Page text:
So the buying up the crop idea is still sound, no?

    I mean, better (for the West) that the Taliban are seen as exploitative blood sucking parasites rather than trading partners? (either directly or through associates)

    In any case, the key alternative to buying opium eg burning poppy fields, denying livelihoods etc is likely to cause the West the sorts of anti-pop centric problems which buying opium would cause the Taliban.

    I may, of course, be missing something obvious.

    Ramzi

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  2. One other thing, you say:

    "Does Blankley really think that the "Taliban's cut" in the drug trade comes from buying up the crop and then selling it at a higher price?"

    Well, if the Taliban, or their associates at least arent involved with the buying and selling of opium, why did the US put those 50 dudes on a target list.

    According to one of the generals giving evidence to the senate committee deciding the list they had identified "50 nexus targets who link drugs and the insurgency".

    These people, at the least, would be put put of business by buying up the opium stock.

    Ramzi

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  3. http://www.guardian.co.uk/world/2009/aug/10/us-policy-drugs-afghanistan-taliban

    link for story above

    RN

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  4. I just finished The Accidental Guerilla by David Kilcullen and it has the most extensive discussion of this problem that I have read. He made the excellent point that the drug trade is directly tied in with the largest centers of the insurgency. Until I read his argument, I was generally against waging a counter-narcotics campaign during our counter-insurgency campaign. Unfortunately, we don't have that luxury and the crazy idea that we can buy the crop and stop the insurgency won't work. Providing local security and eradicating the crop is a much better solution.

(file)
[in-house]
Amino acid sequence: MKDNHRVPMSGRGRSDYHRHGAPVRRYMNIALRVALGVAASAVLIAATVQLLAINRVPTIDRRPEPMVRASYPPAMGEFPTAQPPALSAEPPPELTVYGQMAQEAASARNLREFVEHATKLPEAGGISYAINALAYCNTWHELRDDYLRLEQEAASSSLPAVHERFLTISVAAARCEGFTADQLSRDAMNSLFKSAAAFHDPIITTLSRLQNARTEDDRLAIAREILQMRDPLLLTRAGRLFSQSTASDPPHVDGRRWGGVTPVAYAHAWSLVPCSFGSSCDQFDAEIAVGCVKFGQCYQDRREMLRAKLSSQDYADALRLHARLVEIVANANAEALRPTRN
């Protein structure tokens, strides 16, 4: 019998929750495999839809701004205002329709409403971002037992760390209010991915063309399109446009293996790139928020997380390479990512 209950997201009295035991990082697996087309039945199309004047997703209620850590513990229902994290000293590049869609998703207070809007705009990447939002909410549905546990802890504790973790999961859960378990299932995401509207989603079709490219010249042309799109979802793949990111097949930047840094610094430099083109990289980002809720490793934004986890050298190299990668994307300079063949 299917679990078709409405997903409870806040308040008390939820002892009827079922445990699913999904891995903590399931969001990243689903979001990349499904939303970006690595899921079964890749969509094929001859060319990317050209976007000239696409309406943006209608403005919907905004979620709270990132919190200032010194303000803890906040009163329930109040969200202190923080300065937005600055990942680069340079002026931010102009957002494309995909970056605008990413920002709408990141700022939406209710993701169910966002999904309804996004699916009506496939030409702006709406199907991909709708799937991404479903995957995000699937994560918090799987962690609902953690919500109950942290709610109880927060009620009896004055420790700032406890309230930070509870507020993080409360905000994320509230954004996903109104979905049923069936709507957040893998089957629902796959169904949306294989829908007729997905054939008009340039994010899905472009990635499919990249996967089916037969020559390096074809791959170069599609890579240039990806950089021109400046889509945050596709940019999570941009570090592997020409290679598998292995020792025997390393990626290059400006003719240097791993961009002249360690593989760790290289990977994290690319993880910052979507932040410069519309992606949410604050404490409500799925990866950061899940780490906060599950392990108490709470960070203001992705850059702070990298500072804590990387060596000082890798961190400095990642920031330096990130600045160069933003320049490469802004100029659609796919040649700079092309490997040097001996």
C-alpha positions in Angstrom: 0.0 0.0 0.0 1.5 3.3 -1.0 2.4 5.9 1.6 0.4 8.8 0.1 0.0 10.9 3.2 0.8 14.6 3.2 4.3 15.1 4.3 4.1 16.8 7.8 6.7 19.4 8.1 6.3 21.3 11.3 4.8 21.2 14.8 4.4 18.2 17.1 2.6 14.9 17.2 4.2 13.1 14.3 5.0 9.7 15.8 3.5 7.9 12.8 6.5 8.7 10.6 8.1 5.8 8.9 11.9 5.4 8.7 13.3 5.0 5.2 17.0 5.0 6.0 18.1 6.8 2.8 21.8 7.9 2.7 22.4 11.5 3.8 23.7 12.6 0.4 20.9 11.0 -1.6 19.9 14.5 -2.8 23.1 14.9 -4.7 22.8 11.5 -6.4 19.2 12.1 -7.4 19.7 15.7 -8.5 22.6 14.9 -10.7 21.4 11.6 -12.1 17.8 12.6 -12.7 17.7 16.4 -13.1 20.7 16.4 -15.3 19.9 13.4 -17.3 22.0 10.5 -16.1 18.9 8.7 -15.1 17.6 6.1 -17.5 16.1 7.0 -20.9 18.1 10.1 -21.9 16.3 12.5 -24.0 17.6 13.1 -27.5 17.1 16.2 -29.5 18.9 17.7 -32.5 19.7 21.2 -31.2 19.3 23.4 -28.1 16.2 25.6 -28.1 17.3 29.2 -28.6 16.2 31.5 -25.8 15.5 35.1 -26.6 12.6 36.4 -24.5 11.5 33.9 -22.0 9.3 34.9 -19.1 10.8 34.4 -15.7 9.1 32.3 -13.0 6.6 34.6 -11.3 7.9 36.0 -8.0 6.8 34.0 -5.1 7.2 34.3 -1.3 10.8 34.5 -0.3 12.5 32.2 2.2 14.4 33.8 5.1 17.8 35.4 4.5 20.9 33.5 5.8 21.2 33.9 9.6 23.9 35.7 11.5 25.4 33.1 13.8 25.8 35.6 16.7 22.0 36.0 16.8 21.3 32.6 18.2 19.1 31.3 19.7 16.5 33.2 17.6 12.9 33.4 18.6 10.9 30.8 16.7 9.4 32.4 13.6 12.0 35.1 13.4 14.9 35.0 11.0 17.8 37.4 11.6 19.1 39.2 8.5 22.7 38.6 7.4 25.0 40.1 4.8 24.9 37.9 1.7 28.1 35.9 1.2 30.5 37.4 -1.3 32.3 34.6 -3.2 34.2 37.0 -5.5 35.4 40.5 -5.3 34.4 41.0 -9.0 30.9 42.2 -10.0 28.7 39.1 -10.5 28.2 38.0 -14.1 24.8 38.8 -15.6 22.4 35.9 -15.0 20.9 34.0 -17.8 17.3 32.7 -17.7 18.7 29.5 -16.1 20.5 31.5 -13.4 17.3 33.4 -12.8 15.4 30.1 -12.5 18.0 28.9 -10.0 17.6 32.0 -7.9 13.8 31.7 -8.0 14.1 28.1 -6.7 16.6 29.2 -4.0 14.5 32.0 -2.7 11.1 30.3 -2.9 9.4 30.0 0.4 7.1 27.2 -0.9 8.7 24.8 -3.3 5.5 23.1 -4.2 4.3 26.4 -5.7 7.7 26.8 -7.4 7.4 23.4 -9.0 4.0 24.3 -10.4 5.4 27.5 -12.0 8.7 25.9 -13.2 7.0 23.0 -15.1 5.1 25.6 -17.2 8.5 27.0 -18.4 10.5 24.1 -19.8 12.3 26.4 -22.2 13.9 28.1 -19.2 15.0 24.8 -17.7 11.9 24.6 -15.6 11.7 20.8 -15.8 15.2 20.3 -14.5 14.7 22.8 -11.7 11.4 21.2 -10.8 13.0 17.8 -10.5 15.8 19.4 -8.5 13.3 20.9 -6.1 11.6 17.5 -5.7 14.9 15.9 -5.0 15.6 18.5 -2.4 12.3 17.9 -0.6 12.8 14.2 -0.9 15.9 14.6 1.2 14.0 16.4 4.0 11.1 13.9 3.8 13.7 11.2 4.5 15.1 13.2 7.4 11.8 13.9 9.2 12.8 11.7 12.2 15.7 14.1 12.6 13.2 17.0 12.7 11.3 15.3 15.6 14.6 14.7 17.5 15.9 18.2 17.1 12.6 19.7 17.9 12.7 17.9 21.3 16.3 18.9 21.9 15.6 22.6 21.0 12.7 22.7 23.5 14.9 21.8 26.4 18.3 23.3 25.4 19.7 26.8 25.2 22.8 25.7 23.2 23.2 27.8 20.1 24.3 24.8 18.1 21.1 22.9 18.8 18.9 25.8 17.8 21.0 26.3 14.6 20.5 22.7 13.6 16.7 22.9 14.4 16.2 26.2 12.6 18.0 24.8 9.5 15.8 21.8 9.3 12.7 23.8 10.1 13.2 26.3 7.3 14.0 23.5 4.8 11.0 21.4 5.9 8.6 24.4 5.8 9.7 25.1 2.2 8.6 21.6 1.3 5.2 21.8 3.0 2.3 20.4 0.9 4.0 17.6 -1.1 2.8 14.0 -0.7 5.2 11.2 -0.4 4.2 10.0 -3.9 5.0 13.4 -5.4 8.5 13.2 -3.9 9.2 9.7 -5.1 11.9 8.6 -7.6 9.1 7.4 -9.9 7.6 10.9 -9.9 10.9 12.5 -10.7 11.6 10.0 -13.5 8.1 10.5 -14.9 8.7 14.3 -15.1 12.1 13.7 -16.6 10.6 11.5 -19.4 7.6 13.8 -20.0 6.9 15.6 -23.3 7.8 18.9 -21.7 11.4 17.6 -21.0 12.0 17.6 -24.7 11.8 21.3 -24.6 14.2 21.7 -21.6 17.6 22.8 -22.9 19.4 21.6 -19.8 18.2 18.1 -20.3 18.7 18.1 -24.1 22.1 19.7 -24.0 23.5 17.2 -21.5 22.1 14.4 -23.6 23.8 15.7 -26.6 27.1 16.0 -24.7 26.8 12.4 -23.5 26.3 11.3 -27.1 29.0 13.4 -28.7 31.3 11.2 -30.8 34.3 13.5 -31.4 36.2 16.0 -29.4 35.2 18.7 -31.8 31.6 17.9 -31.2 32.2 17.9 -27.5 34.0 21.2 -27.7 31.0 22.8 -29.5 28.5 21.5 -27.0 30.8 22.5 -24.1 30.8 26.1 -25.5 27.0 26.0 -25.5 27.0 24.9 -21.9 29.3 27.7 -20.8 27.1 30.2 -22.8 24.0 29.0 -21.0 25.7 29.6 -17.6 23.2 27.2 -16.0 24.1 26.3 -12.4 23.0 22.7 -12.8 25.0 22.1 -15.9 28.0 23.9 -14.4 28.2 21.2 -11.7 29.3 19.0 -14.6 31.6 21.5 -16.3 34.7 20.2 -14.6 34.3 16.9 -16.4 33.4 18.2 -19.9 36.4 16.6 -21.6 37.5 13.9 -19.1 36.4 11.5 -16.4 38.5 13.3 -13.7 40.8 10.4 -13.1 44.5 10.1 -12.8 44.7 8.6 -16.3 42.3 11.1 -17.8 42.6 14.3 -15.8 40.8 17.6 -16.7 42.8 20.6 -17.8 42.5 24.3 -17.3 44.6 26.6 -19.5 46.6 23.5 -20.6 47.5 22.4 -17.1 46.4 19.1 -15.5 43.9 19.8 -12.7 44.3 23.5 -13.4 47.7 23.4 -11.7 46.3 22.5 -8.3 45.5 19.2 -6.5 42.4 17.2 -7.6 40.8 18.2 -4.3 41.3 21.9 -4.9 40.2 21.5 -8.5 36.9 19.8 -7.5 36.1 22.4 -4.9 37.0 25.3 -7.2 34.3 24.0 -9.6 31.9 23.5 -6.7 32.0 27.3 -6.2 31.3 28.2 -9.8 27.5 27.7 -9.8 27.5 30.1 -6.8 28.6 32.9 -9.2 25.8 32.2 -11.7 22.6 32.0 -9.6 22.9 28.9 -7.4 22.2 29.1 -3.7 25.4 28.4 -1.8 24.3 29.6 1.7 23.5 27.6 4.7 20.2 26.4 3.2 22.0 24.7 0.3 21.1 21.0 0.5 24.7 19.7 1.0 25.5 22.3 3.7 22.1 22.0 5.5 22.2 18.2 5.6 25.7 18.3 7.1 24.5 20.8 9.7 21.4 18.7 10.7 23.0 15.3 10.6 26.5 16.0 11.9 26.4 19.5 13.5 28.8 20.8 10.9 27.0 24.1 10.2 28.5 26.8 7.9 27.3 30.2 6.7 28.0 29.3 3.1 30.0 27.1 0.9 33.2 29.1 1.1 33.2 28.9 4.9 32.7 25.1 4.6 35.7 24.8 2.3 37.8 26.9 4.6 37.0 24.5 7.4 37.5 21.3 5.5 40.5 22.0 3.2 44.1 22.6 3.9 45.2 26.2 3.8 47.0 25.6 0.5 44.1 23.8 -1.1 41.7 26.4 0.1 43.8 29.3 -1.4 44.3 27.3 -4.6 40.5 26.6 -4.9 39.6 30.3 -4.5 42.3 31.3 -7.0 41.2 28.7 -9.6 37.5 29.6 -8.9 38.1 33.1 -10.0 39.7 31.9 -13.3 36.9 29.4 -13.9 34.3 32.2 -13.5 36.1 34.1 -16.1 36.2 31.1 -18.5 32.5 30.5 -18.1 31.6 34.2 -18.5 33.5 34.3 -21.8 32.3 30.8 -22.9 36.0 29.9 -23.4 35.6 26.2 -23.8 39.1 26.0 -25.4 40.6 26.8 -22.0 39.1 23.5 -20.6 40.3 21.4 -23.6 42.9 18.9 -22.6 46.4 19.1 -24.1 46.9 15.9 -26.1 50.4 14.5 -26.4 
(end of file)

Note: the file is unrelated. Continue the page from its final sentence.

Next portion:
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  5. My favorite political argument is the one that asserts we should be in Afghanistan because most Americans think we should and because the 9/11 attacks came from Afghanistan. How do either of these two assertions explain the real or imagined, actual or potential, national security gains from OEF? This is one of those rare occasions when I agree with Tom Friedman. We have gotten so obsessed with "winning" the "good war" that we've lost sight of why we're even fighting it.

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  6. Schmedlap -- I'm with you there. I'm fixin' to wade into the big-picture strategy talk in the next couple of days, so hopefully we can start to engage on those "real or imagined, actual or potential, national security gains."

    Ramzi -- Well, if the Taliban, or their associates at least arent involved with the buying and selling of opium, why did the US put those 50 dudes on a target list.

    According to one of the generals giving evidence to the senate committee deciding the list they had identified "50 nexus targets who link drugs and the insurgency".

    These people, at the least, would be put put of business by buying up the opium stock.


    I'm familiar with the story, and have been talking about it over on AM (along with SNLII and fnord). I'd point you over there to avoid retyping a lot of stuff.

    I don't mean to suggest that the targeted 50 are not connected to the insurgency, or that there is no reason whatsoever to target them. What I am saying is that I think this development is probably a product of the military wanting a clear target set to go through and check boxes, rather than something that's going to be directly correlated with achieving our objectives in the fight.